Daniel Strauss

Daniel Strauss is a reporter for Talking Points Memo. He was previously a breaking news reporter for The Hill newspaper and has written for Politico, Roll Call, The American Prospect, and Gaper's Block. He has also interned at Democracy: A Journal of Ideas and The New Yorker. Daniel grew up in Chicago and graduated from the University of Michigan with a B.A. in History. At Michigan he helped edit Consider, a weekly opinion magazine. He can be reached at daniel@talkingpointsmemo.com.

Articles by Daniel

State Sen. Mark Herring's (D) attorney general campaign said Monday that the Democrat had had a net gain of 20 votes in early results of the Virginia attorney general recount.

According to Herring campaign attorney Marc Elias, Herring had seen an increase of 55 votes while state Sen. Mark Obenshain (R) had gotten 35 new votes according to early results. According to the Herring campaign that brings the total from 165 to 185 votes in Herring's favor.

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In a new fundraising email, the Senate Conservatives Fund (SCF) said House Speaker John Boehner (R-OH) is targeting conservatives in the same way that the Internal Revenue Service targeted conservative organizations seeking tax-exempt status.

"What these leaders are doing to conservatives is no different from what the IRS got caught doing to them this summer," Senate Conservatives Fund executive director Matt Hoskins wrote in the email sent to supporters on Monday. "They're using their power to discriminate against people they see as a political threat."

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Former Sen. Scott Brown (R-MA) has found a buyer for his home in Wrentham, Massachusetts and plans to move to New Hampshire, further fueling rumors that he plans to run for Senate in the state.

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The New Hampshire Republican Party has banned the pro-Democratic super PAC American Bridge after it accidentally had a tracker taping Sen. Kelly Ayotte (R-NH) at a memorial service over the weekend.

The New Hampshire GOP announced Monday that the super PAC was banned "from all party events" going forward. The memorial event was for New Hampshire politician Ray Burton who died in November.

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A Republican super PAC has launched an online ad campaign to draft former Sen. Scott Brown (R-MA) to run for Senate in New Hampshire.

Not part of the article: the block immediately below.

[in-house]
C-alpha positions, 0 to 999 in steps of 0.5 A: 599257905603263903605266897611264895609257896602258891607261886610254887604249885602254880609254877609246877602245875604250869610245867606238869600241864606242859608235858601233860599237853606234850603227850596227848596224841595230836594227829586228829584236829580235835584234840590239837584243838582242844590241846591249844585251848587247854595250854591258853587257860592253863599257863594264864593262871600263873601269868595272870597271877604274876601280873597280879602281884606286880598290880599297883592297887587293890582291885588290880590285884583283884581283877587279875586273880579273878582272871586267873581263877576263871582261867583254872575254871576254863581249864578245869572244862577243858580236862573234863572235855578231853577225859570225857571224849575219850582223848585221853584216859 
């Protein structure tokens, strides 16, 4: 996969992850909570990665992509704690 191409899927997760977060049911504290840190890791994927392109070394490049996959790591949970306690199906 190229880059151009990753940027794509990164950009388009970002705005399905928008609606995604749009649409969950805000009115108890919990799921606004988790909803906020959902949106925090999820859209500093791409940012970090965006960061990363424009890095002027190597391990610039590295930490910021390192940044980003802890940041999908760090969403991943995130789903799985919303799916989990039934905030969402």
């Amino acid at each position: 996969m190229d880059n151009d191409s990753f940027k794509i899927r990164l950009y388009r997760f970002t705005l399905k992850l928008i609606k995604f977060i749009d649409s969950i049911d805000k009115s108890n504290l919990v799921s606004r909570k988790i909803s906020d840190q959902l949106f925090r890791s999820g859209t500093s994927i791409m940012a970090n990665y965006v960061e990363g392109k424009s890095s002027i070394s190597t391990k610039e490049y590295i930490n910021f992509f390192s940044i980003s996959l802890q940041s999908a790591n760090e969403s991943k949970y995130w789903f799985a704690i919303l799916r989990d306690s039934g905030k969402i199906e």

The Ending Spending Action Fund, a super PAC supported by billionaire Joe Ricketts, has launched an ad campaign to get Brown to run for Sen. Jeanne Shaheen's (D-NH) Seat in New Hampshire. The ad campaign is one of the latest examples of Republicans calling on Brown to run for Senate. Brown himself has suggested openness to running for Senate and is scheduled to speak at a New Hampshire GOP event on Thursday.

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House Speaker John Boehner's (R-OH) comments criticizing outside tea party groups were "a little bit unfortunate," Rep. Jeb Hensarling (R-TX) said Monday. 

Hensarling, the chairman of the House Financial Services Committee and former chairman of the Republican Study Committee, was referring to Boehner lashing out at conservative groups for their opposition to the two-year budget deal introduced by Senate Budget Committee Chairwoman Patty Murray (R-WA) and her House counterpart, Rep. Paul Ryan (R-WI). 

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North Carolina Senate candidate Greg Brannon (R) cosponsored and delivered a speech at an event sponsored by the secessionist League of the South.

According to a new Mother Jones report on Monday, Brannon, who is running in the GOP primary to defeat Sen. Kay Hagan (D-NC), spoke at rally which supported nullification (the argument that states are able to invalidate federal laws) in October. 

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A Nebraska Senate candidate who has received support from Senate Minority Leader Mitch McConnell (R-KY) refused to say whether he backs the top Senate Republican. 

The candidate, state treasurer Shane Osborn (R), was asked multiple times in a radio interview for KLIN Osborn whether he supported McConnell as Senate Republican leader. Osborn did not directly answer the questions and instead said that the top Senate Republican has a "tough job" according to National Review

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Senate Majority Leader Harry Reid (D-NV) said Friday that Congress's conversation on passing new gun control laws is "not over."

Reid's comments came a day before the first anniversary of the Sandy Hook Elementary School massacre in Newtown, Conn., which resulted in 20 children and six school staffers being killed.

"Last December I promised the families a meaningful conversation about how to change America's culture of violence," Reid said in a floor speech, according to The Hill. "I want everyone within the sound of my voice to know that the conversation is not over."

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